Contrasting Residency Training in Japan and the United States From Perspectives of Japanese Physicians Trained in Both Systems

Brian S. Heist, Haruka Torok

Research output: Contribution to journalArticle

Abstract

Background: International medical graduates (IMGs) have significant exposure to clinical training in their home country, which provides opportunity for international comparison of training experiences. One relevant IMG population is Japanese physicians who have completed some training before entering residency programs in the United States and desire to improve medical education in Japan. Objective: We examined Japanese IMGs' perceptions of the respective attributes of residency in the United States and Japan. Methods: Individual semistructured interviews were conducted with 33 purposively sampled Japanese IMGs who had completed training. We used exploratory thematic analysis, iterative data collection, and thematic analyses with constant comparison. Results: Comments were organized into 3 categories: (1) attributes of US residency preferable to Japanese residency; (2) attributes of residency training with no clear preference for the US or Japanese systems; and (3) attributes of Japanese residency preferable to US residency. Within each category, we matched themes to residency program requirements or culture of medical training. Main themes include high regard for Accreditation Council for Graduate Medical Education (ACGME) Common Program Requirements, with emphasis on efficient achievement of clinical competency through graded responsibility, contrasted with preference expressed for a Japanese training culture of increased professional commitment facilitated by a lack of work hour limits and development of broad clinician skills, including bedside procedures and radiology interpretation. Conclusions: Japanese training culture contrasts with a US model that is increasingly focused on work-life balance and associated compartmentalization of patient care. These findings enhance our understanding of the global medical education landscape and challenges to international standardization of training.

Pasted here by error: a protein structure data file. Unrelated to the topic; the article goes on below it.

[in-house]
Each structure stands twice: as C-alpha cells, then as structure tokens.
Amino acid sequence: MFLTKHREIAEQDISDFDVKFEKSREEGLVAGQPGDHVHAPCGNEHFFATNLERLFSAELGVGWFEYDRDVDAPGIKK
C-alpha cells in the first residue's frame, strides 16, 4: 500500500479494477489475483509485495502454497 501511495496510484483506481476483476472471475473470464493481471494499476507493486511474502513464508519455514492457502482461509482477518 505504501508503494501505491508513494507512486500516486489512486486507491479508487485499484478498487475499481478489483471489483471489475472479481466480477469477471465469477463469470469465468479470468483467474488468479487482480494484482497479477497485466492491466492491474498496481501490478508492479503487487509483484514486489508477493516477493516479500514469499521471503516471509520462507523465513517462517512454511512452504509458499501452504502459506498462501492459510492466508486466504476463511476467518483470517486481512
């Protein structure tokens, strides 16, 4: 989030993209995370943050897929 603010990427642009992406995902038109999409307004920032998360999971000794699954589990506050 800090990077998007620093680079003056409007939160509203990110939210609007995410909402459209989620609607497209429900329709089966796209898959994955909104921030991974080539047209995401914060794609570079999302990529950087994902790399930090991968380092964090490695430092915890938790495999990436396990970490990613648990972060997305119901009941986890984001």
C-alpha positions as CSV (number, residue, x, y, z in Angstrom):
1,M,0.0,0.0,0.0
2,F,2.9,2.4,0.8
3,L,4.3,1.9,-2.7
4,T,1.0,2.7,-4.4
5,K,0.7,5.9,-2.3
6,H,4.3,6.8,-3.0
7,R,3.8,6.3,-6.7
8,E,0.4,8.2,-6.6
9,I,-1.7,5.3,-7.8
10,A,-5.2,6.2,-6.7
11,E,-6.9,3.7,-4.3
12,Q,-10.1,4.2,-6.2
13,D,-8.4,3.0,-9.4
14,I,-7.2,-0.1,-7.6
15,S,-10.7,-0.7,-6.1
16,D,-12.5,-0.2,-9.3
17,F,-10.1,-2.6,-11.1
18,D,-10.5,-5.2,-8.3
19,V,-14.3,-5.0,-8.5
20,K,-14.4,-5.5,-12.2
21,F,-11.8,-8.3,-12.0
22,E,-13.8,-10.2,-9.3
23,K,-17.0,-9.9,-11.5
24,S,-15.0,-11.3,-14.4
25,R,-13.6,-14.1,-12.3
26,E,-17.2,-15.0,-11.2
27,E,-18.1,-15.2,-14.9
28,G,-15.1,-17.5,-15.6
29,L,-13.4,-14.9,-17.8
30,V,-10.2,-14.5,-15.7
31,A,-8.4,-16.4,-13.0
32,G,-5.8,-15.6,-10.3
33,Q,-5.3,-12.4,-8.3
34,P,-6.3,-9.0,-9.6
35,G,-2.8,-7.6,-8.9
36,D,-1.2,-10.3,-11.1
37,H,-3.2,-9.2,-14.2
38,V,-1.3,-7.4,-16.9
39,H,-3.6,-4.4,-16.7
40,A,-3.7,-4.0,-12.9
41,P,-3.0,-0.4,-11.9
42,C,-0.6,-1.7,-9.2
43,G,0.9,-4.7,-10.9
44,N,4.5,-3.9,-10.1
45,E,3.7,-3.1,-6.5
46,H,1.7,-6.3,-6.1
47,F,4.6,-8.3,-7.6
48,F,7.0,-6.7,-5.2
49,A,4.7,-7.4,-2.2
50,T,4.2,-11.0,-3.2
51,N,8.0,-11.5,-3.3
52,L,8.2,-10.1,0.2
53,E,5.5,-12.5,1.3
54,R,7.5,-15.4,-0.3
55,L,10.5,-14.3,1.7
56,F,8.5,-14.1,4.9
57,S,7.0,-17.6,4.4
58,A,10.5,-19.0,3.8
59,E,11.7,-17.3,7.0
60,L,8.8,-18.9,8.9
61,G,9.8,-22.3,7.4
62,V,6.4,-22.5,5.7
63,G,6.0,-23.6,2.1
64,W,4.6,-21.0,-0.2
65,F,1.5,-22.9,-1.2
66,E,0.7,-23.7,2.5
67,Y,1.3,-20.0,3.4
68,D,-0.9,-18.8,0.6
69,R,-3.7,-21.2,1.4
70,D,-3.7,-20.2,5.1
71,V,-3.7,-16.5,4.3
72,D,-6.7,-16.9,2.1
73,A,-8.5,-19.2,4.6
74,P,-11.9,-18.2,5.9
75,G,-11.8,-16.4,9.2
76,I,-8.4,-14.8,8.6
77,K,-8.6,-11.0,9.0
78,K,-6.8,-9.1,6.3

Original languageEnglish (US)
Pages (from-to)125-133
Number of pages9
JournalJournal of graduate medical education
Volume11
Issue number4
DOIs
StatePublished - Aug 1 2019

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Internship and Residency
Japan
Physicians
Medical Education
Graduate Medical Education
Clinical Competence
Accreditation
Radiology
Patient Care
Interviews
Population

PubMed: MeSH publication types

  • Journal Article

Cite this

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title = "Contrasting Residency Training in Japan and the United States From Perspectives of Japanese Physicians Trained in Both Systems",